Since 1987, Pfizer Australia Pty Ltd (“Pfizer”) was the owner of the Australian patent for atorvastatin, a pharmaceutical it manufactured for the treatment of high cholesterol. For some time atorvastatin was supplied under the brand label Lipitor, and shortly before the patent’s expiry in 2012, Pfizer commenced supply of a generic (non-branded) label of atorvastatin. This was in anticipation of the expiry of the patent, and the subsequent inflow of competitor products.
In anticipation of this inflow, Pfizer also established:
A supply model whereby Pfizer would directly supply community pharmacies with Lipitor and generic label atorvastatin, instead of doing so through wholesalers.
An “accrual funds scheme” whereby Pfizer would pay rebates to community pharmacies based on how much Lipitor or generic label atorvastatin those pharmacies purchased from Pfizer.
The Australian Competition and Consumer Commission (“ACCC”) commenced proceedings in the Federal Court, alleging that by implementing the supply model and accrual funds scheme identified above, Pfizer was in contravention of section 46(1)(c) of the Competition and Consumer Act 2010 (Cth) (“CCA”) by:
taking advantage of the substantial degree of market power it held in the market; and
doing so for the purposes of deterring or preventing generic manufacturers from engaging in competitive conduct in the market after the atorvastatin patent expired.
The ACCC’s claim concerned the market for the supply of atorvastatin to, and the acquisition of atorvastatin by, community pharmacies in Australia.
Full Court decision
Did Pfizer take advantage of the substantial degree of market power it held in the market?
Yes. The Full Court agreed with the ACCC that Pfizer had a substantial degree of market power, and that by introducing the new supply model and an accrual funds scheme, Pfizer took advantage of its substantial market power.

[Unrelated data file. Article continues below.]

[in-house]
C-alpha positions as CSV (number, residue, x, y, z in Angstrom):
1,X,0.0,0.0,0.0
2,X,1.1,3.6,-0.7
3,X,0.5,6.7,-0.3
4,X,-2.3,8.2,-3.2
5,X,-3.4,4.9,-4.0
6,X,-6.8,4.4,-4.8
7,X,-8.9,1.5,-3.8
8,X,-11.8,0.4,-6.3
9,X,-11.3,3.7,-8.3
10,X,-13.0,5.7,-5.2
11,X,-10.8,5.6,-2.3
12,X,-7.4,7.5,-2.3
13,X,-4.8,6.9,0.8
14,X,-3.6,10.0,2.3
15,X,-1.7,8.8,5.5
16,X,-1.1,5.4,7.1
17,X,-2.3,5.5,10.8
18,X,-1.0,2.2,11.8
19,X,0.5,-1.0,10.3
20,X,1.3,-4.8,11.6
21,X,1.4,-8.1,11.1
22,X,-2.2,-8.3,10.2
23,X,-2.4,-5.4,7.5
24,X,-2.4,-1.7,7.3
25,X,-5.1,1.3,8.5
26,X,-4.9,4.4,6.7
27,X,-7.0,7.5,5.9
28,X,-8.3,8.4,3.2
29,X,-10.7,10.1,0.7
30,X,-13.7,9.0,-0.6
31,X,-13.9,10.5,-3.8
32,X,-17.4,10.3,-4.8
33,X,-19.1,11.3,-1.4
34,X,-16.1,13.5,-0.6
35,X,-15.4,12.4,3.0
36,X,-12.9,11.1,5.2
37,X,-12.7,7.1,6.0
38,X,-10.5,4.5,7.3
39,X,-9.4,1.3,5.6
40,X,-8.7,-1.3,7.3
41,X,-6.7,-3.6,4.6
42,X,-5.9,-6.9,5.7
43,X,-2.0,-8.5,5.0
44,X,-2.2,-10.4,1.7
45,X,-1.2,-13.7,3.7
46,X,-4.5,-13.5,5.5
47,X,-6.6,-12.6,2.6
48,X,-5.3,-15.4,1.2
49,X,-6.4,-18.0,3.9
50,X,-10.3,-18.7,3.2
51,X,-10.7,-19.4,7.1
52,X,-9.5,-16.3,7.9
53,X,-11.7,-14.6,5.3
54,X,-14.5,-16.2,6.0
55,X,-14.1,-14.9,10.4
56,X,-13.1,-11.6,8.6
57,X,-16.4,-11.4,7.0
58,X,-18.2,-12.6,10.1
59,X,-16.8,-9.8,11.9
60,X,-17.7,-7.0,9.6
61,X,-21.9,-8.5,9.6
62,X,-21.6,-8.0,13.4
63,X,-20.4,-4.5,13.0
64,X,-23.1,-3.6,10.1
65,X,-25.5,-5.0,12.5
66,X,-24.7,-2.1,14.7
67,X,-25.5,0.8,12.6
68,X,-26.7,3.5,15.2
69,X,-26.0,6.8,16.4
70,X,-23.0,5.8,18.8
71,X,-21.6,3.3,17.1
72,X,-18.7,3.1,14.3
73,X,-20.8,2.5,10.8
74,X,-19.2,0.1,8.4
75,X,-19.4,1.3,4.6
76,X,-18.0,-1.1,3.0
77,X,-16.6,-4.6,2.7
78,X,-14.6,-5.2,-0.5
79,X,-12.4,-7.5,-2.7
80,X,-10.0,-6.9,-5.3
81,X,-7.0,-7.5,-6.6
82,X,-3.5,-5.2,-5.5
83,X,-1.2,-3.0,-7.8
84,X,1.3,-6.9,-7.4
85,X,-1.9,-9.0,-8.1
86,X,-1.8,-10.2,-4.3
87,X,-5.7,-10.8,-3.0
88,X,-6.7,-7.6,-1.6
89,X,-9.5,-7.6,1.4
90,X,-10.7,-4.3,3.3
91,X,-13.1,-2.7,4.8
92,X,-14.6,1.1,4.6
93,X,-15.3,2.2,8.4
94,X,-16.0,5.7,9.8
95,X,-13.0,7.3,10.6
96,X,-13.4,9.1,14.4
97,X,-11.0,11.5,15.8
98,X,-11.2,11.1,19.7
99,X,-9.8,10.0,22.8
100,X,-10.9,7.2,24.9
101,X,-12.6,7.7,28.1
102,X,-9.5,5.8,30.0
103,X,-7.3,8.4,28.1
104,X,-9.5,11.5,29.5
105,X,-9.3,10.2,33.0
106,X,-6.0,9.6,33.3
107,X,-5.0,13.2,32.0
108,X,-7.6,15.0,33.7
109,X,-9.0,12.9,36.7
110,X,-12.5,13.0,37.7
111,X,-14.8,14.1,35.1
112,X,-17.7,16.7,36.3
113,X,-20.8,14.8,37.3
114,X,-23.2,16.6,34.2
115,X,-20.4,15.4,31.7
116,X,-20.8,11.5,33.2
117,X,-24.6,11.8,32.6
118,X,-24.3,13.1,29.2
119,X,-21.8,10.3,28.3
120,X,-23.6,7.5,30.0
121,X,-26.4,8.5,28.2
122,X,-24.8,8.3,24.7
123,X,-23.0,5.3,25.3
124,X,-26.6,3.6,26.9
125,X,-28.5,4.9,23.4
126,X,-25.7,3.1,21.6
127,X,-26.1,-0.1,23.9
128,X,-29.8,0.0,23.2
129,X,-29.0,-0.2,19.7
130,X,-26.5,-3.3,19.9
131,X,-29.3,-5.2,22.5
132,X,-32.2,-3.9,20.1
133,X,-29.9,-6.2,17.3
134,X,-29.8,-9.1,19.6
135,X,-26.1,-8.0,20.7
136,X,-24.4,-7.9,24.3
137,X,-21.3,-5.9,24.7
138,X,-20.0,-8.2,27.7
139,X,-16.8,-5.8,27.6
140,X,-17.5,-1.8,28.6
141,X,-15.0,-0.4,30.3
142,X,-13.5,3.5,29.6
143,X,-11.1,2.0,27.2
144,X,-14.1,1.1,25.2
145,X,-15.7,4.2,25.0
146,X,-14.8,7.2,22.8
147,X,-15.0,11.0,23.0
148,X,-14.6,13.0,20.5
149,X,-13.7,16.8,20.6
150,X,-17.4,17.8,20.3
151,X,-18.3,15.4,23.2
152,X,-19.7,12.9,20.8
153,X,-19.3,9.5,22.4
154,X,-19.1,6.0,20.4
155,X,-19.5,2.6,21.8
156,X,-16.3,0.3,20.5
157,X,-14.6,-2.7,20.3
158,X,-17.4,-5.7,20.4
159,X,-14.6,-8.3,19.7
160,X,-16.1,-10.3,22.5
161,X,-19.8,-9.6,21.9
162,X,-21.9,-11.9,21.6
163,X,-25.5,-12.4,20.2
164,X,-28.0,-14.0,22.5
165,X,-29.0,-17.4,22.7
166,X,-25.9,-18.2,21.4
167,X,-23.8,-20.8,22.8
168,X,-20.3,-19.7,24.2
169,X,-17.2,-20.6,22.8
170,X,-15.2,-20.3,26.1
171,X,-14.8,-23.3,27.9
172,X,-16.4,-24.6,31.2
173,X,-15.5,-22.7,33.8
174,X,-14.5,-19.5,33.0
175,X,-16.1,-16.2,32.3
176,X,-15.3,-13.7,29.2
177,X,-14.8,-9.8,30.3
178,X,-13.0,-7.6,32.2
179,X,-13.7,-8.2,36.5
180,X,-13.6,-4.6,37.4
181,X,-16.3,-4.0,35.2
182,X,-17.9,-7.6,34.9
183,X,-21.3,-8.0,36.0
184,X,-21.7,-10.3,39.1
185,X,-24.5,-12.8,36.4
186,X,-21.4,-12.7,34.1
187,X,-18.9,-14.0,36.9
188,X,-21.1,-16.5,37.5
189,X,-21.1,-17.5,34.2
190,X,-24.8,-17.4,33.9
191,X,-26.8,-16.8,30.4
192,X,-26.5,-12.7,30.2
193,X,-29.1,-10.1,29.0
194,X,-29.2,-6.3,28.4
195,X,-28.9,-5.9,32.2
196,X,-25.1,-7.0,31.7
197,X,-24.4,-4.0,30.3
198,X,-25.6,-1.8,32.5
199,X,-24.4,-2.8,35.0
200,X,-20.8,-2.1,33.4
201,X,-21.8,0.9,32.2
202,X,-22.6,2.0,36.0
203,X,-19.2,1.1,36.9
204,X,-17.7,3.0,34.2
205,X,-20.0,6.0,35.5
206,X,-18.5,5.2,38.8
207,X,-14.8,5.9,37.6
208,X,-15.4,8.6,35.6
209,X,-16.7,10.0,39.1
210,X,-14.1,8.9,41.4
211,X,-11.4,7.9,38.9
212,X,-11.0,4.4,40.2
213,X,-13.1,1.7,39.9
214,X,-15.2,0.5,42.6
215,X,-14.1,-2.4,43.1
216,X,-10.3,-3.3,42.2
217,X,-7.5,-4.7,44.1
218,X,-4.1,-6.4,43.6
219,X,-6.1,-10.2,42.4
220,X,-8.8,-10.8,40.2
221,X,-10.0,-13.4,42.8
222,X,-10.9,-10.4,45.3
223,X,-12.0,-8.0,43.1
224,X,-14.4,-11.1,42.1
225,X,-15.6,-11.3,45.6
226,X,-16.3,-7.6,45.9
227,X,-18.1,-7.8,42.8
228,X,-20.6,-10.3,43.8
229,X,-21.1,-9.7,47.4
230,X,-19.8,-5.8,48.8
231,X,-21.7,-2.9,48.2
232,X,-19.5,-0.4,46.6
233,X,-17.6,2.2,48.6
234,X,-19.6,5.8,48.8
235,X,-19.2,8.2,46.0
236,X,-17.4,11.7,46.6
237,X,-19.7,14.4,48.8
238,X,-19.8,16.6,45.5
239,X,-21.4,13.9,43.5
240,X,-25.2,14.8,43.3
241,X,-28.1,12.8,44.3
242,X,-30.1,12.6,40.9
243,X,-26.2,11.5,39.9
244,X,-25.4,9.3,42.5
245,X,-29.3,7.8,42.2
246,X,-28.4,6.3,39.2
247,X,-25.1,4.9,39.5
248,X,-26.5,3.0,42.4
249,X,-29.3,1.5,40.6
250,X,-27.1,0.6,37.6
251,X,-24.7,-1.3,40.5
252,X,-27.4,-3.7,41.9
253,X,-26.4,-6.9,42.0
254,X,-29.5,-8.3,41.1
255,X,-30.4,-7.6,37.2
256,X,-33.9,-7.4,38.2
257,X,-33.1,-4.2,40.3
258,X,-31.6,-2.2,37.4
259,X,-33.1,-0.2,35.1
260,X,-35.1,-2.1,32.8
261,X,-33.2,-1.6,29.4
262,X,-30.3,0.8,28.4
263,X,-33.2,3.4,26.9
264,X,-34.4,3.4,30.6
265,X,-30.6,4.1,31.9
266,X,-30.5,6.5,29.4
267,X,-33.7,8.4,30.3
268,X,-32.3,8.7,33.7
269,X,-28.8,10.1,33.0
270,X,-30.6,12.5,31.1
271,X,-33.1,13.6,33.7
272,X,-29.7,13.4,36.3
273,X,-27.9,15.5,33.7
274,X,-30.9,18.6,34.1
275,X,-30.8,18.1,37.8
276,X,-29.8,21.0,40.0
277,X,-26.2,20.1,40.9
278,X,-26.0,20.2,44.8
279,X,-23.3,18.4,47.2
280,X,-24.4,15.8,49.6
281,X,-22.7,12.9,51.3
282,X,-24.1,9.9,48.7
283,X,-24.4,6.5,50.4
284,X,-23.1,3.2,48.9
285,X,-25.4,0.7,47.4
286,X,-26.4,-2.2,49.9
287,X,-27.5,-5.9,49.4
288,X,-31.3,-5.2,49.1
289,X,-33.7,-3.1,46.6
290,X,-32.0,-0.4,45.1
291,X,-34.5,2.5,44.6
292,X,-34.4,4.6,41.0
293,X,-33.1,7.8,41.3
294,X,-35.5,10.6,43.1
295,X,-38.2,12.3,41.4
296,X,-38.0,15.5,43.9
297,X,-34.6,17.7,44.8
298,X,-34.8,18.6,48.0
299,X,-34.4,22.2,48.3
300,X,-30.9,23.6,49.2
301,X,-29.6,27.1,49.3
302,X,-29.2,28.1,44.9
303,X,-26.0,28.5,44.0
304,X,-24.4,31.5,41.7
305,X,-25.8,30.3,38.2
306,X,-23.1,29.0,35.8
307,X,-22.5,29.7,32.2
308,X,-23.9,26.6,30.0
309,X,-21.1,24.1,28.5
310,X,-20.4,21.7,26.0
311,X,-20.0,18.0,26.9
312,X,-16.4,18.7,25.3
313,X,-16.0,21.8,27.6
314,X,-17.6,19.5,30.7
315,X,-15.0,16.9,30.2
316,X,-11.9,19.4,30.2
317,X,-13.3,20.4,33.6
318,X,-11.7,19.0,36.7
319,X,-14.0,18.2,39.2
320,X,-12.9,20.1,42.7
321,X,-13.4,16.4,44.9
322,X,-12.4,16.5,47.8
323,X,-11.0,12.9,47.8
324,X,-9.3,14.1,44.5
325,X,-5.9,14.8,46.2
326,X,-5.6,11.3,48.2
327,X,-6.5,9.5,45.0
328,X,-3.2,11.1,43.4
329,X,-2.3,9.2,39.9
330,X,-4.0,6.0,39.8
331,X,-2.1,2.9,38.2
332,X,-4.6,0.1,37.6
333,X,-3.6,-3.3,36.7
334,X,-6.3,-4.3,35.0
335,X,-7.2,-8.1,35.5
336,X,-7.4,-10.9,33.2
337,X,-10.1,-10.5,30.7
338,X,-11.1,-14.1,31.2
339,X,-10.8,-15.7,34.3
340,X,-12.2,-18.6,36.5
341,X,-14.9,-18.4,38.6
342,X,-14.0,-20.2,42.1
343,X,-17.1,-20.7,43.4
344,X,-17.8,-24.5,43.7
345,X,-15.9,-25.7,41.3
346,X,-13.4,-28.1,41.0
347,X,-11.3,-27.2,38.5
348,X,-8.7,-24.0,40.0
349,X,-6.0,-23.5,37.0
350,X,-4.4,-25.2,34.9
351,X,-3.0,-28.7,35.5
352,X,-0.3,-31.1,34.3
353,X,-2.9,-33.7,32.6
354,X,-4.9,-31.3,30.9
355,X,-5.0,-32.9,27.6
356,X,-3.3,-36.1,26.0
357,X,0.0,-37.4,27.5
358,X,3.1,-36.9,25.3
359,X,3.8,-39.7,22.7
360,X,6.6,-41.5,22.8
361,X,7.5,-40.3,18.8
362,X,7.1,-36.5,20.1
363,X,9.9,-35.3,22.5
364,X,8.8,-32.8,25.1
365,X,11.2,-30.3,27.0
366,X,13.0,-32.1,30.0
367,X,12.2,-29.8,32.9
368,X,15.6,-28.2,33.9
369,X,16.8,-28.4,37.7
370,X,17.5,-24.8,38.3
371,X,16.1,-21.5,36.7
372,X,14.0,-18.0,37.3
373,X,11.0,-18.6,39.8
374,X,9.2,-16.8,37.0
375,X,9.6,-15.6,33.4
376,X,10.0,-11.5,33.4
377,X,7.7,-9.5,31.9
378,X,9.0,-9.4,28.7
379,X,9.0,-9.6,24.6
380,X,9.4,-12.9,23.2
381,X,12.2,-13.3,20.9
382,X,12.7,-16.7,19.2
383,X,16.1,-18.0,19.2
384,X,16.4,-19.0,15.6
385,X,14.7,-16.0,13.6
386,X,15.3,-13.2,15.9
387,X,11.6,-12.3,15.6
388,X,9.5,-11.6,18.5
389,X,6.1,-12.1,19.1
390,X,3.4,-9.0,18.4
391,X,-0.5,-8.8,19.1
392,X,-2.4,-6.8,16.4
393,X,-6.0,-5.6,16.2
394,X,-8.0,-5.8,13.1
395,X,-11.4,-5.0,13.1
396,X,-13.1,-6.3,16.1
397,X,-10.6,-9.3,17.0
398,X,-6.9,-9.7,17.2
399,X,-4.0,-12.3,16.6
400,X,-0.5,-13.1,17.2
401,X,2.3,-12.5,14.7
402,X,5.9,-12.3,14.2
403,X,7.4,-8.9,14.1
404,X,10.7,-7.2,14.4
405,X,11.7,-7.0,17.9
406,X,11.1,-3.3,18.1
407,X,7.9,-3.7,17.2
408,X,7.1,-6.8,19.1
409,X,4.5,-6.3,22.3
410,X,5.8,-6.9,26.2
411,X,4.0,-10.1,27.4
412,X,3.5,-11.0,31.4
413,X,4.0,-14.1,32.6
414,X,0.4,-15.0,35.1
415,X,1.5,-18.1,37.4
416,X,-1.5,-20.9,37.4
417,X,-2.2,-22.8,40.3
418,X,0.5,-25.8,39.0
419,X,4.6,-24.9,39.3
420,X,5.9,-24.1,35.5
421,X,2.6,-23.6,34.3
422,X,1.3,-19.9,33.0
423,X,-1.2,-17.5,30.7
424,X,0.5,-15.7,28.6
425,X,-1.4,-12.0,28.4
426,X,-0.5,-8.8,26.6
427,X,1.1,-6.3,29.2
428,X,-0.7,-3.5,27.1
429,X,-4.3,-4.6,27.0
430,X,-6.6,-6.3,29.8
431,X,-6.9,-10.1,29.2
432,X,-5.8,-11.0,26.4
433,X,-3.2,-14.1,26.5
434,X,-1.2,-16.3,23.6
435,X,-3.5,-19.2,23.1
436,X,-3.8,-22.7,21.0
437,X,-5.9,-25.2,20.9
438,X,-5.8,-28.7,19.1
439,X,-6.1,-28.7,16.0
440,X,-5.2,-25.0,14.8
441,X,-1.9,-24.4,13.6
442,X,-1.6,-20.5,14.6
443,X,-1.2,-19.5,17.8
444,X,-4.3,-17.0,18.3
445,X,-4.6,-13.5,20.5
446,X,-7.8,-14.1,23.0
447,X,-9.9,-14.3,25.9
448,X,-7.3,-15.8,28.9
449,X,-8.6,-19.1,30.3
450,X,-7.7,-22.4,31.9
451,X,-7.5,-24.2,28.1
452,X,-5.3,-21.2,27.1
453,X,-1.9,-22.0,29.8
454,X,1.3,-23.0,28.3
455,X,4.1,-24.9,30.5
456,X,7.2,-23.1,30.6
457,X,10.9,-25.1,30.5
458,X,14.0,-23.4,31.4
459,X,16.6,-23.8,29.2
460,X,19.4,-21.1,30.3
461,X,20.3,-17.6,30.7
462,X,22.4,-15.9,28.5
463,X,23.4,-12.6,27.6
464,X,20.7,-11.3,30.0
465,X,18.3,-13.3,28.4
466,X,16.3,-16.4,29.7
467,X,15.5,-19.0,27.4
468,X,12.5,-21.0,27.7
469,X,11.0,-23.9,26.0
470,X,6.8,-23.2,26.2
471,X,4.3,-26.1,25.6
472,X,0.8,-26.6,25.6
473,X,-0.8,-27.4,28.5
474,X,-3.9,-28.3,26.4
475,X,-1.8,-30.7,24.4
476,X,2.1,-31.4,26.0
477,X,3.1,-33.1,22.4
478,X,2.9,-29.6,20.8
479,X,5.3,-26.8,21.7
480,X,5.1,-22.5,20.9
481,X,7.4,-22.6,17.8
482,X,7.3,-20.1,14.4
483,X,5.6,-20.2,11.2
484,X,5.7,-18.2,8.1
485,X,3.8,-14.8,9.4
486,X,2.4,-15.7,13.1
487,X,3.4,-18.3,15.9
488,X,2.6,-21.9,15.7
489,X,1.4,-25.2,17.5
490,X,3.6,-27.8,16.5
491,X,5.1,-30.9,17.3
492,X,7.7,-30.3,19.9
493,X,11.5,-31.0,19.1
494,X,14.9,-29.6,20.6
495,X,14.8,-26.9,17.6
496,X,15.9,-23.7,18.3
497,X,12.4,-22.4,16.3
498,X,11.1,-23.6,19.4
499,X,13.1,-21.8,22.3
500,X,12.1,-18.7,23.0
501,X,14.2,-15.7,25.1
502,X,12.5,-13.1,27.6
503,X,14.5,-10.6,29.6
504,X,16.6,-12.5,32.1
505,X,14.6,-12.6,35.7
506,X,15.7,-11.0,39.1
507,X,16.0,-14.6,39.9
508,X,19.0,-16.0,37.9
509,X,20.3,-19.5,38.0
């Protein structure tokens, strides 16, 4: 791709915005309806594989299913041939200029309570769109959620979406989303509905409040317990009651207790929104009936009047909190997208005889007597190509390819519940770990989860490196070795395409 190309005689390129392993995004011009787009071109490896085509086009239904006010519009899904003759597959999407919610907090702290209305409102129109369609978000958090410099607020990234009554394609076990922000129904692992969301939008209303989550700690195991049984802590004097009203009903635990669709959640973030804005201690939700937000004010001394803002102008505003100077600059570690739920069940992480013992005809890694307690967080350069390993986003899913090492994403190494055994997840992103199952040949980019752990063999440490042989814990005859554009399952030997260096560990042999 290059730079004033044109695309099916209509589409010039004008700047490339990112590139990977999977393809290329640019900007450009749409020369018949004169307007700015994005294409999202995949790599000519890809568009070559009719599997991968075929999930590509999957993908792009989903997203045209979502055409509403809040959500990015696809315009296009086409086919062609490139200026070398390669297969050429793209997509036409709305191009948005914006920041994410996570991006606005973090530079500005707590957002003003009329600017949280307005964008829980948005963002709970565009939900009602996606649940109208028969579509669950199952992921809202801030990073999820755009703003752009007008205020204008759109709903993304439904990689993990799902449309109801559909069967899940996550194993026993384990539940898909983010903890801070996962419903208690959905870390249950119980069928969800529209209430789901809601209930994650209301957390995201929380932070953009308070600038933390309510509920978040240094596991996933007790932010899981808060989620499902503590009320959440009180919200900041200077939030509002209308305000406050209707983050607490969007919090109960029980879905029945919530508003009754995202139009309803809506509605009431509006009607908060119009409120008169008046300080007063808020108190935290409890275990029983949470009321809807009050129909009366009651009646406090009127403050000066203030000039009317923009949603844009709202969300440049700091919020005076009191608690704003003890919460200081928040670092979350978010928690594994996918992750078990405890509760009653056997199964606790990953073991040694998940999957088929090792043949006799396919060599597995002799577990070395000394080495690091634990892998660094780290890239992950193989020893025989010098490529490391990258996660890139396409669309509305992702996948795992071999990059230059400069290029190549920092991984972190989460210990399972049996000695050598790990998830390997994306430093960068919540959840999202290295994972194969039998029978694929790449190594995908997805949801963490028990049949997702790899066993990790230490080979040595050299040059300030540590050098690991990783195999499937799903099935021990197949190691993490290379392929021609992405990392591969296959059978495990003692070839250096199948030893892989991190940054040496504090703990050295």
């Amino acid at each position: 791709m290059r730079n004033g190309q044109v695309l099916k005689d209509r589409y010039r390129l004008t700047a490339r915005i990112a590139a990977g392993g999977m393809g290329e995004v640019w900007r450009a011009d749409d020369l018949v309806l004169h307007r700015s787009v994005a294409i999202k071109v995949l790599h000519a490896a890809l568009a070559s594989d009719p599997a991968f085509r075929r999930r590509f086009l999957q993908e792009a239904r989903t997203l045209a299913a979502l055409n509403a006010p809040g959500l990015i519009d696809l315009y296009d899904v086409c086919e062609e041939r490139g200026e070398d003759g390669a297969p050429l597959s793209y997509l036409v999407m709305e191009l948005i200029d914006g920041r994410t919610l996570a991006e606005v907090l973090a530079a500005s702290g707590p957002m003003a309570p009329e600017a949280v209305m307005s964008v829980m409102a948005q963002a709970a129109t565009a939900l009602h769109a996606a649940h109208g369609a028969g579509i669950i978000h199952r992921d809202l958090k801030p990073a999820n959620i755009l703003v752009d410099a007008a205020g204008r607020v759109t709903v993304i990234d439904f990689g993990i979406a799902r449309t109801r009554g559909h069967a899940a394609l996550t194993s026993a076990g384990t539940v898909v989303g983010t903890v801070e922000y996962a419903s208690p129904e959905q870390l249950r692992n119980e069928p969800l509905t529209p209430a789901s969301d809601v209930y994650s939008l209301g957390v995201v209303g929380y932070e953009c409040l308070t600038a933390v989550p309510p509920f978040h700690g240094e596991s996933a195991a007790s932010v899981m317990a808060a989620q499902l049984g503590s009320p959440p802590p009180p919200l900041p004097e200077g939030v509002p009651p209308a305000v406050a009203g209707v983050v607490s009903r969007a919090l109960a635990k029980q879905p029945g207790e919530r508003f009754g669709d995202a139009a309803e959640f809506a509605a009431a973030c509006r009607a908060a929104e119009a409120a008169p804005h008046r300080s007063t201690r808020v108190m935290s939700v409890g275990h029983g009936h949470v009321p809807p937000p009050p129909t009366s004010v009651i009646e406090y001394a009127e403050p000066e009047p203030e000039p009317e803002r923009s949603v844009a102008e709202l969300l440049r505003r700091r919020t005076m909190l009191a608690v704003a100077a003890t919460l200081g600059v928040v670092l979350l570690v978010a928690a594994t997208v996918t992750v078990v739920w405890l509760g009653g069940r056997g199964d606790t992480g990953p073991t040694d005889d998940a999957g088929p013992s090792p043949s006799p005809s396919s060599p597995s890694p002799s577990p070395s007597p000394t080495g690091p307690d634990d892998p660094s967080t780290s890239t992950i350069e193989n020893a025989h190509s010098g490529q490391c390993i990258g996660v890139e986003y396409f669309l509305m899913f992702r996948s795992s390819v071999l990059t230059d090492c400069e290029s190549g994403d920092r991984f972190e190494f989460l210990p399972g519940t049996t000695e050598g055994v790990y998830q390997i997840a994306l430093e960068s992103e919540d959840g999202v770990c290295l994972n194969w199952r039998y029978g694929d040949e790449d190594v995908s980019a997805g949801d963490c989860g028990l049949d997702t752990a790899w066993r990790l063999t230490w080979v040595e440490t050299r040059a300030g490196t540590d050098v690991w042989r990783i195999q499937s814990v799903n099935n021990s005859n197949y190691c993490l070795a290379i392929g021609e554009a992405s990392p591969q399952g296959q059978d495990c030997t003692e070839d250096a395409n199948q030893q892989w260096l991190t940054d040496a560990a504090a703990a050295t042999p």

But was Pfizer’s conduct for the purpose of deterring or preventing competitive conduct?
No. The Full Court affirmed the primary judge’s findings that the ACCC’s claim did not prove that Pfizer’s conduct was substantially for the purpose of deterring or preventing competition. Rather, Pfizer did so to ensure that it remained competitive in the market. The new supply model was established so that Pfizer could minimise the impact of the inevitable price erosion once competitors entered the market upon the patent’s expiry and forced Pfizer to lower its prices.
In October, the High Court dismissed the ACCC’s application for special leave to appeal the Full Court’s decision.
Since the ACCC’s initial claim, section 46 of the CCA was revised in 2017 to contemplate conduct that has the effect or likely effect of substantially lessening competition, not just conduct that has the purpose of substantially lessening competition. This should capture more conduct, because it will no longer be necessary for the conduct to be deliberately designed with the purpose of anti-competitive behaviour — mere effect will suffice.
The Full Federal Court’s findings are still a timely reminder to market participants that the ACCC is closely monitoring market activity and relationships between suppliers, sellers and customers. Supply agreements that are commercially attractive but aggressively competitive may fall afoul of the CCA, and be subject to scrutiny by the ACCC.
If you have any questions about your supply agreements and rebate schemes, or your legal obligations more broadly, please do not hesitate to contact Megan Jongebloed or a member of our Competition and Consumer Law team.